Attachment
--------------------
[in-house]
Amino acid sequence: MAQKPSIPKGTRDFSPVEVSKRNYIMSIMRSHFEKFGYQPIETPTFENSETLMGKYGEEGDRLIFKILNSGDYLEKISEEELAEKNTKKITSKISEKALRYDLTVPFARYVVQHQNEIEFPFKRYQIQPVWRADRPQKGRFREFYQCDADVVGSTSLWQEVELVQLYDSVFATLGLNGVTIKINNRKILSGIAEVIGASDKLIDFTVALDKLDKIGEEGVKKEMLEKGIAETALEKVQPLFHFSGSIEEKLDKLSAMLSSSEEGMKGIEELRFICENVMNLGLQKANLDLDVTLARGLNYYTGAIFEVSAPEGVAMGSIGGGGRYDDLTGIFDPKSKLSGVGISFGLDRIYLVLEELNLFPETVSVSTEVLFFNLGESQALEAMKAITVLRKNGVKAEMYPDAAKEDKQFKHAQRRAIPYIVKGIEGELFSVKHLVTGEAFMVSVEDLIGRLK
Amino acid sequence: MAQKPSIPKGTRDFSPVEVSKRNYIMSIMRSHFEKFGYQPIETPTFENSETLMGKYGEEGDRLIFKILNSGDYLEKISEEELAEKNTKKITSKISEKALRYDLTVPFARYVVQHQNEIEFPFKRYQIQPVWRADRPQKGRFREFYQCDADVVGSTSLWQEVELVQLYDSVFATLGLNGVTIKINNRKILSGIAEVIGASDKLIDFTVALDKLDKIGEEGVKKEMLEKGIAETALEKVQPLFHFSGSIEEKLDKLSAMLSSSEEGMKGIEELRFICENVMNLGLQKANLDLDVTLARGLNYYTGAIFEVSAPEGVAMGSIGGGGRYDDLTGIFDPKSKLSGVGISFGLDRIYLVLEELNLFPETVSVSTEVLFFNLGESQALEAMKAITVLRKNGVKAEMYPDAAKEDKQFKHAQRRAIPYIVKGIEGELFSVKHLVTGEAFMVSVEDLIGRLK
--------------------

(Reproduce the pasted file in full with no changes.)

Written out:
[in-house]
Amino acid sequence: MAQKPSIPKGTRDFSPVEVSKRNYIMSIMRSHFEKFGYQPIETPTFENSETLMGKYGEEGDRLIFKILNSGDYLEKISEEELAEKNTKKITSKISEKALRYDLTVPFARYVVQHQNEIEFPFKRYQIQPVWRADRPQKGRFREFYQCDADVVGSTSLWQEVELVQLYDSVFATLGLNGVTIKINNRKILSGIAEVIGASDKLIDFTVALDKLDKIGEEGVKKEMLEKGIAETALEKVQPLFHFSGSIEEKLDKLSAMLSSSEEGMKGIEELRFICENVMNLGLQKANLDLDVTLARGLNYYTGAIFEVSAPEGVAMGSIGGGGRYDDLTGIFDPKSKLSGVGISFGLDRIYLVLEELNLFPETVSVSTEVLFFNLGESQALEAMKAITVLRKNGVKAEMYPDAAKEDKQFKHAQRRAIPYIVKGIEGELFSVKHLVTGEAFMVSVEDLIGRLK
Amino acid sequence: MAQKPSIPKGTRDFSPVEVSKRNYIMSIMRSHFEKFGYQPIETPTFENSETLMGKYGEEGDRLIFKILNSGDYLEKISEEELAEKNTKKITSKISEKALRYDLTVPFARYVVQHQNEIEFPFKRYQIQPVWRADRPQKGRFREFYQCDADVVGSTSLWQEVELVQLYDSVFATLGLNGVTIKINNRKILSGIAEVIGASDKLIDFTVALDKLDKIGEEGVKKEMLEKGIAETALEKVQPLFHFSGSIEEKLDKLSAMLSSSEEGMKGIEELRFICENVMNLGLQKANLDLDVTLARGLNYYTGAIFEVSAPEGVAMGSIGGGGRYDDLTGIFDPKSKLSGVGISFGLDRIYLVLEELNLFPETVSVSTEVLFFNLGESQALEAMKAITVLRKNGVKAEMYPDAAKEDKQFKHAQRRAIPYIVKGIEGELFSVKHLVTGEAFMVSVEDLIGRLK